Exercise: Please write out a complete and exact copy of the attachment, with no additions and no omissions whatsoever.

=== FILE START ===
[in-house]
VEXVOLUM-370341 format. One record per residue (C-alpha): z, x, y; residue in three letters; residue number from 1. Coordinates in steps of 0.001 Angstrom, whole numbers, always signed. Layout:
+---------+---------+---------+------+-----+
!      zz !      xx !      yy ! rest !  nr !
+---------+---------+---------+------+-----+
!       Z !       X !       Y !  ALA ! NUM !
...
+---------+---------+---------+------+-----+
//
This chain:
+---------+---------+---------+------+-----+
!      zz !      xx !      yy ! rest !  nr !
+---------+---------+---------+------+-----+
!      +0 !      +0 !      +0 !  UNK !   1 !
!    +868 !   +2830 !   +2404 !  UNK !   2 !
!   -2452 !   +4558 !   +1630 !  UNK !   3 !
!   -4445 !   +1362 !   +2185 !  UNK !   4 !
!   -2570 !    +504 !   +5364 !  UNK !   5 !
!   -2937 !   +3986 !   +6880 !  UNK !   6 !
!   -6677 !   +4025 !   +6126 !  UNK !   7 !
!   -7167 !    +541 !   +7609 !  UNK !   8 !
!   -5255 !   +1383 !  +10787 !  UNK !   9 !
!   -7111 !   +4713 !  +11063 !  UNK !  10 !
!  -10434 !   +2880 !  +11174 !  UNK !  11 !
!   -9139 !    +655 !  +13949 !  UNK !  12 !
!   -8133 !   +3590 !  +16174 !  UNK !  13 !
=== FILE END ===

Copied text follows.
[in-house]
VEXVOLUM-370341 format. One record per residue (C-alpha): z, x, y; residue in three letters; residue number from 1. Coordinates in steps of 0.001 Angstrom, whole numbers, always signed. Layout:
+---------+---------+---------+------+-----+
!      zz !      xx !      yy ! rest !  nr !
+---------+---------+---------+------+-----+
!       Z !       X !       Y !  ALA ! NUM !
...
+---------+---------+---------+------+-----+
//
This chain:
+---------+---------+---------+------+-----+
!      zz !      xx !      yy ! rest !  nr !
+---------+---------+---------+------+-----+
!      +0 !      +0 !      +0 !  UNK !   1 !
!    +868 !   +2830 !   +2404 !  UNK !   2 !
!   -2452 !   +4558 !   +1630 !  UNK !   3 !
!   -4445 !   +1362 !   +2185 !  UNK !   4 !
!   -2570 !    +504 !   +5364 !  UNK !   5 !
!   -2937 !   +3986 !   +6880 !  UNK !   6 !
!   -6677 !   +4025 !   +6126 !  UNK !   7 !
!   -7167 !    +541 !   +7609 !  UNK !   8 !
!   -5255 !   +1383 !  +10787 !  UNK !   9 !
!   -7111 !   +4713 !  +11063 !  UNK !  10 !
!  -10434 !   +2880 !  +11174 !  UNK !  11 !
!   -9139 !    +655 !  +13949 !  UNK !  12 !
!   -8133 !   +3590 !  +16174 !  UNK !  13 !